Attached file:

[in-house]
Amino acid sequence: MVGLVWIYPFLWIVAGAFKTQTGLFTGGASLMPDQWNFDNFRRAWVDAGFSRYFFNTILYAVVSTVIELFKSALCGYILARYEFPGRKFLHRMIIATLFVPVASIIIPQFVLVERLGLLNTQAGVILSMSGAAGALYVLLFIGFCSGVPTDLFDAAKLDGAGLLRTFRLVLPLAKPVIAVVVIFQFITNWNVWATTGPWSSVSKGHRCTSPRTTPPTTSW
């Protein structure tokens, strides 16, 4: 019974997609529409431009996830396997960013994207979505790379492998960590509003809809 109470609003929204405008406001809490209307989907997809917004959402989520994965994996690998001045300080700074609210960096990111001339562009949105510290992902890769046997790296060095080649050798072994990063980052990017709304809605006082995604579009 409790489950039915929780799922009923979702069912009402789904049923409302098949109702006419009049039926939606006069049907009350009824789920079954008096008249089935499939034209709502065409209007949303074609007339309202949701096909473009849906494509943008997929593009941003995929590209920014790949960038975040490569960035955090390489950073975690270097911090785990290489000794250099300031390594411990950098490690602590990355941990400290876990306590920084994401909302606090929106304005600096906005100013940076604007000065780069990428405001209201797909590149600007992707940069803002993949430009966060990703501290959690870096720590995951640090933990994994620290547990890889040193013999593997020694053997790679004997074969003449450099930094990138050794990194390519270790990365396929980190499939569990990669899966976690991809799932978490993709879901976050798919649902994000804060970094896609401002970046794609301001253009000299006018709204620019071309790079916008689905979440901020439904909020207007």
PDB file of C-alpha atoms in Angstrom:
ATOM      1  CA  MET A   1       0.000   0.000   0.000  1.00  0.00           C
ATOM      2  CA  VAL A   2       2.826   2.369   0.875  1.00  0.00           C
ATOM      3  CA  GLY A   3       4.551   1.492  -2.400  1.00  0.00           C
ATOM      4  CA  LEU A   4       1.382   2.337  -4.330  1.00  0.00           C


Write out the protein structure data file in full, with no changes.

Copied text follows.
[in-house]
Amino acid sequence: MVGLVWIYPFLWIVAGAFKTQTGLFTGGASLMPDQWNFDNFRRAWVDAGFSRYFFNTILYAVVSTVIELFKSALCGYILARYEFPGRKFLHRMIIATLFVPVASIIIPQFVLVERLGLLNTQAGVILSMSGAAGALYVLLFIGFCSGVPTDLFDAAKLDGAGLLRTFRLVLPLAKPVIAVVVIFQFITNWNVWATTGPWSSVSKGHRCTSPRTTPPTTSW
């Protein structure tokens, strides 16, 4: 019974997609529409431009996830396997960013994207979505790379492998960590509003809809 109470609003929204405008406001809490209307989907997809917004959402989520994965994996690998001045300080700074609210960096990111001339562009949105510290992902890769046997790296060095080649050798072994990063980052990017709304809605006082995604579009 409790489950039915929780799922009923979702069912009402789904049923409302098949109702006419009049039926939606006069049907009350009824789920079954008096008249089935499939034209709502065409209007949303074609007339309202949701096909473009849906494509943008997929593009941003995929590209920014790949960038975040490569960035955090390489950073975690270097911090785990290489000794250099300031390594411990950098490690602590990355941990400290876990306590920084994401909302606090929106304005600096906005100013940076604007000065780069990428405001209201797909590149600007992707940069803002993949430009966060990703501290959690870096720590995951640090933990994994620290547990890889040193013999593997020694053997790679004997074969003449450099930094990138050794990194390519270790990365396929980190499939569990990669899966976690991809799932978490993709879901976050798919649902994000804060970094896609401002970046794609301001253009000299006018709204620019071309790079916008689905979440901020439904909020207007």
PDB file of C-alpha atoms in Angstrom:
ATOM      1  CA  MET A   1       0.000   0.000   0.000  1.00  0.00           C
ATOM      2  CA  VAL A   2       2.826   2.369   0.875  1.00  0.00           C
ATOM      3  CA  GLY A   3       4.551   1.492  -2.400  1.00  0.00           C
ATOM      4  CA  LEU A   4       1.382   2.337  -4.330  1.00  0.00           C